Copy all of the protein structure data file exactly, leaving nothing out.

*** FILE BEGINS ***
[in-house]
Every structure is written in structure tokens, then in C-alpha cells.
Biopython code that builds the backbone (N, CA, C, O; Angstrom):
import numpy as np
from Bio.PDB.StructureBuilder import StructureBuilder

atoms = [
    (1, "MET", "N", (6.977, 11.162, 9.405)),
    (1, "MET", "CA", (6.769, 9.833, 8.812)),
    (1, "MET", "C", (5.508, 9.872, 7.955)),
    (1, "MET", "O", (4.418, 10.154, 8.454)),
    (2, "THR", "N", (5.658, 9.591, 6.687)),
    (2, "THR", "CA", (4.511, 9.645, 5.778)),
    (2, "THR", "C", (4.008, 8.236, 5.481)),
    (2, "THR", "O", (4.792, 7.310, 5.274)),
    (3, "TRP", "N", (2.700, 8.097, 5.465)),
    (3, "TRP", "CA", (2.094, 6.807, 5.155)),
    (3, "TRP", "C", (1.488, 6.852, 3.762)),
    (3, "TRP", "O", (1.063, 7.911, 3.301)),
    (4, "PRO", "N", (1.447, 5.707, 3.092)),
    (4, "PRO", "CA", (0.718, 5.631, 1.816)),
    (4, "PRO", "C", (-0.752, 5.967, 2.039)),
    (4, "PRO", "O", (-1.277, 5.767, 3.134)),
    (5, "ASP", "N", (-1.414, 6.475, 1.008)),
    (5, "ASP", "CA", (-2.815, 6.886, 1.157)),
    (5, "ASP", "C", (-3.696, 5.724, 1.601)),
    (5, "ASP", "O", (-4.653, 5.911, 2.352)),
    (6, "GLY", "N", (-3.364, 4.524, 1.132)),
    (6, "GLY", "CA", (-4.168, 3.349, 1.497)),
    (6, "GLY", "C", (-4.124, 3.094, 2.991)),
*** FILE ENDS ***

[in-house]
Every structure is written in structure tokens, then in C-alpha cells.
Biopython code that builds the backbone (N, CA, C, O; Angstrom):
import numpy as np
from Bio.PDB.StructureBuilder import StructureBuilder

atoms = [
    (1, "MET", "N", (6.977, 11.162, 9.405)),
    (1, "MET", "CA", (6.769, 9.833, 8.812)),
    (1, "MET", "C", (5.508, 9.872, 7.955)),
    (1, "MET", "O", (4.418, 10.154, 8.454)),
    (2, "THR", "N", (5.658, 9.591, 6.687)),
    (2, "THR", "CA", (4.511, 9.645, 5.778)),
    (2, "THR", "C", (4.008, 8.236, 5.481)),
    (2, "THR", "O", (4.792, 7.310, 5.274)),
    (3, "TRP", "N", (2.700, 8.097, 5.465)),
    (3, "TRP", "CA", (2.094, 6.807, 5.155)),
    (3, "TRP", "C", (1.488, 6.852, 3.762)),
    (3, "TRP", "O", (1.063, 7.911, 3.301)),
    (4, "PRO", "N", (1.447, 5.707, 3.092)),
    (4, "PRO", "CA", (0.718, 5.631, 1.816)),
    (4, "PRO", "C", (-0.752, 5.967, 2.039)),
    (4, "PRO", "O", (-1.277, 5.767, 3.134)),
    (5, "ASP", "N", (-1.414, 6.475, 1.008)),
    (5, "ASP", "CA", (-2.815, 6.886, 1.157)),
    (5, "ASP", "C", (-3.696, 5.724, 1.601)),
    (5, "ASP", "O", (-4.653, 5.911, 2.352)),
    (6, "GLY", "N", (-3.364, 4.524, 1.132)),
    (6, "GLY", "CA", (-4.168, 3.349, 1.497)),
    (6, "GLY", "C", (-4.124, 3.094, 2.991)),